Pursuant to 19 CFR 351.212, the Department will determine, and CBP shall assess, antidumping duties on all appropriate entries of subject merchandise in accordance with the final results of this review. For assessment purposes, the Department calculated exporter/importer- (or customer) -specific assessment rates for merchandise subject to this review. Where appropriate, the Department calculated an ad valorem rate for each importer (or customer) by dividing the total dumping margins for reviewed sales to that party by the total entered values associated with those transactions. For duty-assessment rates calculated on this basis, the Department will direct CBP to assess the resulting ad valorem rate against the entered customs values for the subject merchandise. Where appropriate, the Department calculated a per-unit rate for each importer (or customer) by dividing the total dumping margins for reviewed sales to that party by the total sales quantity associated with those transactions. For duty-assessment rates calculated on this basis, the Department will direct CBP to assess the resulting per-unit rate against the entered quantity of the subject merchandise. Where an importer- (or customer) -specific assessment rate is de minimis (i.e., less than 0.50 percent), the Department will instruct CBP to assess that importer (or customer's) entries of subject merchandise without regard to antidumping duties. The Department intends to instruct CBP to liquidate entries containing subject merchandise exported by the PRC-wide entity at the PRC-wide rate we determine in the final results of this review. The Department intends to issue appropriate assessment Start Printed Page 5964instructions directly to CBP 15 days after publication of the final results of this review.

Cash Deposit Requirements

The following cash deposit requirements will be effective upon publication of the final results of these reviews for shipments of subject merchandise from the PRC entered, or withdrawn from warehouse, for consumption on or after the publication date, as provided by sections 751(a)(1) and (a)(2)(C) of the Act: (1) For all respondents receiving a separate rate, the cash deposit rate will be that established in the final results of these reviews; (2) for previously investigated or reviewed PRC and non-PRC exporters not listed above that have separate rates, the cash deposit rate will continue to be the exporter-specific rate published for the most recent period; (3) for all PRC exporters of subject merchandise that have not been found to be entitled to a separate rate, the cash deposit rate will be the PRC-wide rate of 216.01 percent; and (4) for all non-PRC exporters of subject merchandise which have not received their own rate, the cash deposit rate will be the rate applicable to the PRC exporters that supplied that non-PRC exporter. These deposit requirements, when imposed, shall remain in effect until further notice.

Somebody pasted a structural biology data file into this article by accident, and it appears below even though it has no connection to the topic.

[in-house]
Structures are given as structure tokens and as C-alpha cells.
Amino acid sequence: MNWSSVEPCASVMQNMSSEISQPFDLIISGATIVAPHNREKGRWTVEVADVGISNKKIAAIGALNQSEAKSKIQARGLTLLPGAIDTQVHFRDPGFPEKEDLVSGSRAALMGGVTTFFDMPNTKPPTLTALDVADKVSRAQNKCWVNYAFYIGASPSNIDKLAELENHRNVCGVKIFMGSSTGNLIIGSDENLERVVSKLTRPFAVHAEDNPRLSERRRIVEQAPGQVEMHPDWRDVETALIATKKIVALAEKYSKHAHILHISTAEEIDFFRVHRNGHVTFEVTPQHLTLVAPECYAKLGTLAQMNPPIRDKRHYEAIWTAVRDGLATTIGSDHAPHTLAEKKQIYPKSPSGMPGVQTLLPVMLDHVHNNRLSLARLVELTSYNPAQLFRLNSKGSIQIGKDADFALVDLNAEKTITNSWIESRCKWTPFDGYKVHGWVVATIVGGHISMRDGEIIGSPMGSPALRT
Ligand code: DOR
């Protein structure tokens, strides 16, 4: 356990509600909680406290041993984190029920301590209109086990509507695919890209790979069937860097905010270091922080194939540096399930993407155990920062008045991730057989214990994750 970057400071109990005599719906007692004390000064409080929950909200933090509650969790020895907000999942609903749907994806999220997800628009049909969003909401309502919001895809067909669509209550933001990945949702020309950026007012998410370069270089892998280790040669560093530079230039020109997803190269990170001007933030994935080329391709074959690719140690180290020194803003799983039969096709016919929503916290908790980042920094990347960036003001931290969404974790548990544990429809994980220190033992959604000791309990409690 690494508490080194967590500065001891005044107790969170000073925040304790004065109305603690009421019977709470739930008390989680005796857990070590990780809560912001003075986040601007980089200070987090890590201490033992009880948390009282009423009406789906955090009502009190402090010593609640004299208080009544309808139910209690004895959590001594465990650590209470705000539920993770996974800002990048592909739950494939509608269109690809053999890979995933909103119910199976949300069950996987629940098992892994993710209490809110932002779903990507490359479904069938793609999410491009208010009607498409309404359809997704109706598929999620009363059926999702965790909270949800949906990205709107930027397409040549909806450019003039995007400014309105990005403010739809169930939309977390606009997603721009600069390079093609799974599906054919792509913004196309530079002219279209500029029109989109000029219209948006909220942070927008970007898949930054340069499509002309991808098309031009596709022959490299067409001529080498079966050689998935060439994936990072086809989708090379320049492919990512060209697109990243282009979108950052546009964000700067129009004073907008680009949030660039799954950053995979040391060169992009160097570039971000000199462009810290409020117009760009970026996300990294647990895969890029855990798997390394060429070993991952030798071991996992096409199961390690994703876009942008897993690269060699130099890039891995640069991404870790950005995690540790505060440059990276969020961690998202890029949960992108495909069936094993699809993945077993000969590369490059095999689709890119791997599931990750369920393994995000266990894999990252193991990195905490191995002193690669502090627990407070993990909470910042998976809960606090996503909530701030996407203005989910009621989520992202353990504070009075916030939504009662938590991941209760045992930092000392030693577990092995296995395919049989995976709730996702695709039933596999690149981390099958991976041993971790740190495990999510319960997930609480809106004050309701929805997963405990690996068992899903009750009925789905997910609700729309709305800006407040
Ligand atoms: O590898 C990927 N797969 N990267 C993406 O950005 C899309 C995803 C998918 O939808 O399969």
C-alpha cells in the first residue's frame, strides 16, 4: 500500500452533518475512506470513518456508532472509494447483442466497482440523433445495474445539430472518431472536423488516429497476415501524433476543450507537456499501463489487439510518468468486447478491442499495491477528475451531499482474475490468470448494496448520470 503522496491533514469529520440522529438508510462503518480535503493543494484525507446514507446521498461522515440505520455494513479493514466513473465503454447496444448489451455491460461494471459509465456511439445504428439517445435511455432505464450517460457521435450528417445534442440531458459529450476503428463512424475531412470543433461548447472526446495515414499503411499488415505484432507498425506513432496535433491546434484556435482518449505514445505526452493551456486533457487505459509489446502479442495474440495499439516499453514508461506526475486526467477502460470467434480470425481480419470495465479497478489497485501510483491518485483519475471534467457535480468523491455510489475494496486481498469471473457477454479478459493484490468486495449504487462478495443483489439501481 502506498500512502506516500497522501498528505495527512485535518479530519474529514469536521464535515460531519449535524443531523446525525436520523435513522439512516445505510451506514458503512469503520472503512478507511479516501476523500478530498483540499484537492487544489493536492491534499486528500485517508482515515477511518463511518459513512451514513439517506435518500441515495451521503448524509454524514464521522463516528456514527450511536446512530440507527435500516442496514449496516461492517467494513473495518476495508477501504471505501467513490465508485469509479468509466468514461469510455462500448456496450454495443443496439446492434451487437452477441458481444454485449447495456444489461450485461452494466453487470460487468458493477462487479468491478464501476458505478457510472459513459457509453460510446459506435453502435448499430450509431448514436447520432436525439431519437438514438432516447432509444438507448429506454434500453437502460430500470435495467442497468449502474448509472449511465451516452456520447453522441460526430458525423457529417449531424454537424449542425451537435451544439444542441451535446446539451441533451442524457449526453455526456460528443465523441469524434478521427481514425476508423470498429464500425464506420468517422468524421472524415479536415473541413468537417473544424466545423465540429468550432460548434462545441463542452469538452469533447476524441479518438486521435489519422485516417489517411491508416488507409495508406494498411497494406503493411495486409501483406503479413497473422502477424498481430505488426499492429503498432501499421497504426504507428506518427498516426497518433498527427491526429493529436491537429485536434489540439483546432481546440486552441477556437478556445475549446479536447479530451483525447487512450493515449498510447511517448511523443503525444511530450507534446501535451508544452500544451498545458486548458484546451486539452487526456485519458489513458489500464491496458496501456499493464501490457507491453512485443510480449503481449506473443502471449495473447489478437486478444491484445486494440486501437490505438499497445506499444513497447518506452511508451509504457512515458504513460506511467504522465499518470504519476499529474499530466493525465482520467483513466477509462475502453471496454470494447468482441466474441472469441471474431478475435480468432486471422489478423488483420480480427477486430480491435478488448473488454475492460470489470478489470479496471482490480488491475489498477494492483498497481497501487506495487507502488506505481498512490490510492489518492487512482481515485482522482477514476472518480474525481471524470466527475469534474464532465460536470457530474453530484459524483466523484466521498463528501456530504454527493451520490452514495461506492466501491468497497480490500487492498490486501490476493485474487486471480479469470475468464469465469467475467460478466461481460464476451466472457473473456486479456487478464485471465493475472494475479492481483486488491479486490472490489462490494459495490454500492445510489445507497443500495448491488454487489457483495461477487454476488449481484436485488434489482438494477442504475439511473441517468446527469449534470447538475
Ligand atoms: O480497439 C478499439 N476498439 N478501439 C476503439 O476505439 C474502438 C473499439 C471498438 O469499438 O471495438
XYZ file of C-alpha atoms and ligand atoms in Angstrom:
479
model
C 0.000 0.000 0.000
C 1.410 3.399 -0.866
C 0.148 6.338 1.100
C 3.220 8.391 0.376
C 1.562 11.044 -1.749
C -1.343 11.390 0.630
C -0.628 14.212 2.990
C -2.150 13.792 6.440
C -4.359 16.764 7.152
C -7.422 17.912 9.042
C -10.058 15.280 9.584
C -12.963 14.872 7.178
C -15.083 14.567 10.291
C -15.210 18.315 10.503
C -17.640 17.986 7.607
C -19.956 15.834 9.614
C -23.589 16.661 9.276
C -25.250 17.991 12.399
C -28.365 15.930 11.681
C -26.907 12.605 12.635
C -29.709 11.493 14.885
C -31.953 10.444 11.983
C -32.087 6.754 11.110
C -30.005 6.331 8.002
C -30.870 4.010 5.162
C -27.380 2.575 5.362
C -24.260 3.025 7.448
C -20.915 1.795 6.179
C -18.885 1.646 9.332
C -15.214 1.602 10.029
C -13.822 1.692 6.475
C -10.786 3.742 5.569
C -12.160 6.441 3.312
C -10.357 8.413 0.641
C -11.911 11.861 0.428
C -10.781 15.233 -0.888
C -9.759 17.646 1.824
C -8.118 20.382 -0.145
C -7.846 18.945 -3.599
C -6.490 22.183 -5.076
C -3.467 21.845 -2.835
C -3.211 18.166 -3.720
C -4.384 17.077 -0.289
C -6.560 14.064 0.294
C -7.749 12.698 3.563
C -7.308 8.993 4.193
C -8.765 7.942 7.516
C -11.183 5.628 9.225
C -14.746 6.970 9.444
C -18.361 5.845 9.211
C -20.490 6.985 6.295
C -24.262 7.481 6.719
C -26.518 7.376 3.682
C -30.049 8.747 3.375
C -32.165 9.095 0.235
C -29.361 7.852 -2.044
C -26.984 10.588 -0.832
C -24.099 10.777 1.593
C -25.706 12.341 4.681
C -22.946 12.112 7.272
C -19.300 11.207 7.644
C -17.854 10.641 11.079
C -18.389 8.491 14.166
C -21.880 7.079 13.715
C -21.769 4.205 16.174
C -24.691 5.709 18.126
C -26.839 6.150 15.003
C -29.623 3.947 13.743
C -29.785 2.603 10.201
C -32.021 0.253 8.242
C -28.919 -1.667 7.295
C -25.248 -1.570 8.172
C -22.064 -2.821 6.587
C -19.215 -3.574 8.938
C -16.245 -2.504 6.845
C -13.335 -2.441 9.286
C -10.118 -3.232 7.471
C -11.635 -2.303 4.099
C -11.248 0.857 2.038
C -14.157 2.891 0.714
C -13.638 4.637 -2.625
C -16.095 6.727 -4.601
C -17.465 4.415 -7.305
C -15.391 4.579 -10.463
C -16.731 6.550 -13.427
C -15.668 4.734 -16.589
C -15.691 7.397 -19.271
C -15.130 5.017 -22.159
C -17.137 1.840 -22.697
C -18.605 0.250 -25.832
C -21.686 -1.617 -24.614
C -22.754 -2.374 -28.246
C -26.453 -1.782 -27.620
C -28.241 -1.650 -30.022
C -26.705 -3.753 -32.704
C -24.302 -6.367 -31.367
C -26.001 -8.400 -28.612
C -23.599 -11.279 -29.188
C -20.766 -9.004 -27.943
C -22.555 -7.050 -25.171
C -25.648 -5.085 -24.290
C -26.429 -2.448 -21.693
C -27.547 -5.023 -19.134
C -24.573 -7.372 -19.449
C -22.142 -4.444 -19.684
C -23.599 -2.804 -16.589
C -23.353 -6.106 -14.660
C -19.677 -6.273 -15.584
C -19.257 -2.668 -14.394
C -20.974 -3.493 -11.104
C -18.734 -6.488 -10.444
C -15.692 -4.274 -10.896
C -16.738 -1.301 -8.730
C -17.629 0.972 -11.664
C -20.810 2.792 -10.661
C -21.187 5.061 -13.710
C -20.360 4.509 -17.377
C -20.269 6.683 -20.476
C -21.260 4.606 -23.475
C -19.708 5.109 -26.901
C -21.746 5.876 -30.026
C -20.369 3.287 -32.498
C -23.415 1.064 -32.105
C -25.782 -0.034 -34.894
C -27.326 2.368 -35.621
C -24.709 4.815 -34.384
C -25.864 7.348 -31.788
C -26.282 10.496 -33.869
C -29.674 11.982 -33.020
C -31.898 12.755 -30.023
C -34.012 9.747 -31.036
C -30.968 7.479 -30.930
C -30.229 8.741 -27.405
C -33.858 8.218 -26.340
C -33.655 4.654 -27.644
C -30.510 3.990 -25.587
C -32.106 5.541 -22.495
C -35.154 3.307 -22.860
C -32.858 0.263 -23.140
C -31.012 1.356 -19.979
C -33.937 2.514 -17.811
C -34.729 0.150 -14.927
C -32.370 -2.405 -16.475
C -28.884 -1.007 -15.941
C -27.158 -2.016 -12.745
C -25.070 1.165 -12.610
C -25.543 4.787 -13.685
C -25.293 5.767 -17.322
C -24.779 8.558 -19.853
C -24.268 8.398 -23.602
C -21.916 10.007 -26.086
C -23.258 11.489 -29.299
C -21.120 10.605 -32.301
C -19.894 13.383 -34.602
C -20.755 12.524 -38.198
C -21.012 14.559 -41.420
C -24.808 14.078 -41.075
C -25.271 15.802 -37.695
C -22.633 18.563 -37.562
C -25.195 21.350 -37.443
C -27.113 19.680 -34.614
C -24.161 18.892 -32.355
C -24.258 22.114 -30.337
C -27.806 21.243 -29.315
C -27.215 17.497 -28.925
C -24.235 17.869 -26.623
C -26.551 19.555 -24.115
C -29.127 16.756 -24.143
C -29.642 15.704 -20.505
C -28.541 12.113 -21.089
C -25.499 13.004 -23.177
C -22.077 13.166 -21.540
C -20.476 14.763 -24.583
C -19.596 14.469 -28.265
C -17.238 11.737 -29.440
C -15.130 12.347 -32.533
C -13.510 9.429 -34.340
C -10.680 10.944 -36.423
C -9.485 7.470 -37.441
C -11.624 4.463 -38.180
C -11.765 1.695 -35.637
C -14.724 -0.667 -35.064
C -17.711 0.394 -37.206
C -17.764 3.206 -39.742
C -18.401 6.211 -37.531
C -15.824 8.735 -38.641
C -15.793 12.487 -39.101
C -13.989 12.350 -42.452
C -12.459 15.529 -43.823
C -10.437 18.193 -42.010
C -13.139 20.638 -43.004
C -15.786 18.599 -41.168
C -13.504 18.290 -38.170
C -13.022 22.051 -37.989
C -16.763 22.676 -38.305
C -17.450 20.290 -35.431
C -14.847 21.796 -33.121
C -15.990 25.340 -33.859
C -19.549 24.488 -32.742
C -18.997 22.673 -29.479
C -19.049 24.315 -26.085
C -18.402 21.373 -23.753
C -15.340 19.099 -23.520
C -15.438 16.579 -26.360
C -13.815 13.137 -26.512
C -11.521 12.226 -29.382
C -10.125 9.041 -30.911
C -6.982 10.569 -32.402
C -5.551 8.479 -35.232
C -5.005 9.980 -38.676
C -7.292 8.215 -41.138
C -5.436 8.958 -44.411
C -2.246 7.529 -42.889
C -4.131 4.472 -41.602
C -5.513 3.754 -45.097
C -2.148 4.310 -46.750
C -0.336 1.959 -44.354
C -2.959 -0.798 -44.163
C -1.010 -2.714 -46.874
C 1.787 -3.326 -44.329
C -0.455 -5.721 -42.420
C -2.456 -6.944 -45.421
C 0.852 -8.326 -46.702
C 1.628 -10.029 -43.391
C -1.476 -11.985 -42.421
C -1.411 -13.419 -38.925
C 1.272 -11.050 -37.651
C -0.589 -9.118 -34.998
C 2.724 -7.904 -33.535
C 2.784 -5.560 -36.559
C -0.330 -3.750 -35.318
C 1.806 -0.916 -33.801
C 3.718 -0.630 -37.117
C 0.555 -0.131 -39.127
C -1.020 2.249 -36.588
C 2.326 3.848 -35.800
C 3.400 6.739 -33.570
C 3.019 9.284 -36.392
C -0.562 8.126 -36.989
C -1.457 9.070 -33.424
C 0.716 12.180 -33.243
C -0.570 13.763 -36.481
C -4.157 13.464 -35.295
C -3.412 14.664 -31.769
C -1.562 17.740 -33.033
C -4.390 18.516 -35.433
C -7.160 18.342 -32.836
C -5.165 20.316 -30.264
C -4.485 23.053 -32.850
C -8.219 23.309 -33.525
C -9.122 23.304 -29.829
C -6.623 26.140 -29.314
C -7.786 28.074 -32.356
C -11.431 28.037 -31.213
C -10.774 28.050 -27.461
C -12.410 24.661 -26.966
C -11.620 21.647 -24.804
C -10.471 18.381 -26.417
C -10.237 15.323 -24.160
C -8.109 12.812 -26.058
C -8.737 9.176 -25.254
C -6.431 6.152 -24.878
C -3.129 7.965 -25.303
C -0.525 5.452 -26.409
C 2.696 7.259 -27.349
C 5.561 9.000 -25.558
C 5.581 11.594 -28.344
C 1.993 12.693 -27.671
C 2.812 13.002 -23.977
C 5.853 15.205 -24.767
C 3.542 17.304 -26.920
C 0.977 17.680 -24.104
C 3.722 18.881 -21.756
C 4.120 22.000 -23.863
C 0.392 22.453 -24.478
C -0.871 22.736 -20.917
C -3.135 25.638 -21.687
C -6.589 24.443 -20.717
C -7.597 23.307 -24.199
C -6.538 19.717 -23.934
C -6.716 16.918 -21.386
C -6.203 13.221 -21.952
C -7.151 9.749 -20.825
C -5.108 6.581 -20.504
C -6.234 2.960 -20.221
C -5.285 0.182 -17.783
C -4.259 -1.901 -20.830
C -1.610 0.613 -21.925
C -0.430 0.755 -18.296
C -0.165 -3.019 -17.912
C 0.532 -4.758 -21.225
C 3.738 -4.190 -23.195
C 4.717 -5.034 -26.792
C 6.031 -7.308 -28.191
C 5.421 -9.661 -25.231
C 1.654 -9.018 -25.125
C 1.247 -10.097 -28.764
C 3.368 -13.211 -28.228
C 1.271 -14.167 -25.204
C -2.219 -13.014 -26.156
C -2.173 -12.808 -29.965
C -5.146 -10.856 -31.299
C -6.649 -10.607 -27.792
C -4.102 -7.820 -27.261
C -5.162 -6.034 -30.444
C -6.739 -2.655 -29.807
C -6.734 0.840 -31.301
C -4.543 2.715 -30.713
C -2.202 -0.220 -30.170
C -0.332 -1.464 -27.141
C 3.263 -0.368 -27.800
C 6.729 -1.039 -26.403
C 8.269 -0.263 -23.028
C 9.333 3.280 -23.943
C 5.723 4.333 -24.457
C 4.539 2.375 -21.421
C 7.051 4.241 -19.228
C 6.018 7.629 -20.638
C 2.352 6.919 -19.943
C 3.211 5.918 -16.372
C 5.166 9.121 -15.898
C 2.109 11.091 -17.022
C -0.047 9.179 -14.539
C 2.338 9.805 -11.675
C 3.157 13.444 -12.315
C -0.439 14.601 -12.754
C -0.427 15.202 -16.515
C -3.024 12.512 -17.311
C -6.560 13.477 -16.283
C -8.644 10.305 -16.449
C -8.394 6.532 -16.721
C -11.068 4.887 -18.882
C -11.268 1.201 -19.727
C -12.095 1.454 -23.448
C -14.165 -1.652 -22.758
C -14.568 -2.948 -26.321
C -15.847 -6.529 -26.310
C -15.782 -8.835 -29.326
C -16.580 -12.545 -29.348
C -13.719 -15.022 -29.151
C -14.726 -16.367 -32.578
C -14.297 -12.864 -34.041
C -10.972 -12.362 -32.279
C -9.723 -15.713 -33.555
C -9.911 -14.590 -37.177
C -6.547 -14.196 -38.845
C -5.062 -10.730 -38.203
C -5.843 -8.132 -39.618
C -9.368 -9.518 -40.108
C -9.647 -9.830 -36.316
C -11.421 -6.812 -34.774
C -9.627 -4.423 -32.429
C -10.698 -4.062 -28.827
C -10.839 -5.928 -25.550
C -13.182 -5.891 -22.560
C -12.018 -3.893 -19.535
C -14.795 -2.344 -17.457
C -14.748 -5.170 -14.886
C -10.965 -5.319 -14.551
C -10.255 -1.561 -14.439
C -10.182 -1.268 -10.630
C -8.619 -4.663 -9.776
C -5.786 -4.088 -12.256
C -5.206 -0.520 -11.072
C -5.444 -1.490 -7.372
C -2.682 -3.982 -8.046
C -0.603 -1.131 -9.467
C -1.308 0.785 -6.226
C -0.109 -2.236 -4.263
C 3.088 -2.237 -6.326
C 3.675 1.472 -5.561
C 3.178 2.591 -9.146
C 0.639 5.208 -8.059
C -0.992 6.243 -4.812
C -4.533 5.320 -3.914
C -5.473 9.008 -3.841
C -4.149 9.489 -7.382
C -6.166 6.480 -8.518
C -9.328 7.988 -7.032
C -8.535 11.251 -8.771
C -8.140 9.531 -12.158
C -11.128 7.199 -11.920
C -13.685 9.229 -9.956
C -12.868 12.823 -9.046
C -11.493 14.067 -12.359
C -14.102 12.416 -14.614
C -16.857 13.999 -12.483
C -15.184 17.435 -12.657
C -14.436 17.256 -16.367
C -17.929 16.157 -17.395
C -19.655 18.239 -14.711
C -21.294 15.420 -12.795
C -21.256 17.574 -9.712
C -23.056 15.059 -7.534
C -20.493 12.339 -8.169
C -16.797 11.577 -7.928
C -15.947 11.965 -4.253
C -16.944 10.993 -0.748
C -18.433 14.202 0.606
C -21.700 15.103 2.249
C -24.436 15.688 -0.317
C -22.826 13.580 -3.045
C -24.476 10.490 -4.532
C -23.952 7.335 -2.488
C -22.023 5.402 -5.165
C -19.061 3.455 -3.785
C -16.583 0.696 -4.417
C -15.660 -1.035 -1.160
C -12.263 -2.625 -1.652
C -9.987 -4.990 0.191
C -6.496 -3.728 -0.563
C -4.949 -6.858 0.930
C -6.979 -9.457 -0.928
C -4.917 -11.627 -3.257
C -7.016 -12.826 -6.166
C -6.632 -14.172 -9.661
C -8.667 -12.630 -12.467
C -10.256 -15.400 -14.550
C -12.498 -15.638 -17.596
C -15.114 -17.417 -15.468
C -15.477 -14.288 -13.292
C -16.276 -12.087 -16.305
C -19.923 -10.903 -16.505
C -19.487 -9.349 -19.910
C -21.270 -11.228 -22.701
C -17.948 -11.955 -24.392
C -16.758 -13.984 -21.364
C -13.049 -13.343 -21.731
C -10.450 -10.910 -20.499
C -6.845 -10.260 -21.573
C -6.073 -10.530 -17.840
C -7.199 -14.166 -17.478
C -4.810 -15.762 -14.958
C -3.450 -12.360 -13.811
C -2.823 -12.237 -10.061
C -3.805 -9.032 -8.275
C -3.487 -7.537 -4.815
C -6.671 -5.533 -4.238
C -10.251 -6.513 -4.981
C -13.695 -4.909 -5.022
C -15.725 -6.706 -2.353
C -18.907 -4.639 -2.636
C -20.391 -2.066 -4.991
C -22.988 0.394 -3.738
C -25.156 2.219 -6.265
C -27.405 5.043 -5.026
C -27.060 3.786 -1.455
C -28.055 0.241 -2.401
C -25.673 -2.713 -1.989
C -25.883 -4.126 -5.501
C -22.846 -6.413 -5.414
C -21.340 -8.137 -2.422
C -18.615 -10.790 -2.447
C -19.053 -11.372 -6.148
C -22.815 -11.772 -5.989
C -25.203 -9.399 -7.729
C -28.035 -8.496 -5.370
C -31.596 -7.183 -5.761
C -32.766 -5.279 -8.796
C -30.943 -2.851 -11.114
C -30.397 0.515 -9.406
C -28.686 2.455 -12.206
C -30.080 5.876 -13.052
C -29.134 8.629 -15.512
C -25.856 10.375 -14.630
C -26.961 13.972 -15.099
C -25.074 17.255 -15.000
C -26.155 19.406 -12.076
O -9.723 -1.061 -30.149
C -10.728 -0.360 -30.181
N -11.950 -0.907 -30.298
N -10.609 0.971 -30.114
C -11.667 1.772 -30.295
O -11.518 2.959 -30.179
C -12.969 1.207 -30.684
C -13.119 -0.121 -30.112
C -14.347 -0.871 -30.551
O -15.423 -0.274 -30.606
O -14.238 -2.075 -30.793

Notification to Importers

This notice also serves as a preliminary reminder to importers of their responsibility under 19 CFR 351.402(f) to file a certificate regarding the reimbursement of antidumping duties prior to liquidation of the relevant entries during this review period. Failure to comply with this requirement could result in the Secretary's presumption that reimbursement of antidumping duties occurred and the subsequent assessment of double antidumping duties.

The Department is issuing and publishing these preliminary results of administrative review in accordance with section 777(i)(1) of the Act, and 19 CFR 351.221(b)(4).

Start Signature

Dated: February 1, 2010.

Carole Showers,

Acting Deputy Assistant Secretary for Policy and Negotiations.

End Signature End Supplemental Information

Footnotes

1.  The Department did not receive Q&V questionnaire responses from all 200 of the companies for which the instant review was initiated. See the “Non-responsive Companies” section of this notice below for a detailed discussion of these companies. In addition to the mandatory respondents, the Department received separate rate certifications and applications from 12 companies for which all review requests have not been withdrawn.

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2.  See memorandum to Abdelali Elouaradia regarding “Respondent Selection in the Antidumping Duty Administrative Review of Wooden Bedroom Furniture from the People's Republic of China” dated April 20, 2009 (Respondent Selection Memorandum).

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3.  See Respondent Selection Memorandum.

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4.  Dongguan Sunrise Furniture Co., Taicang Sunrise Wood Industry Co., Ltd., Fairmont Designs, Shanghai Sunrise Furniture Co., Ltd., Fine Furniture (Shanghai) Ltd. and Meikangchi (Nantong) Furniture Company Ltd. requested to be treated as voluntary respondents. See Fairmont's Quantity and Value submission of January 29, 2009.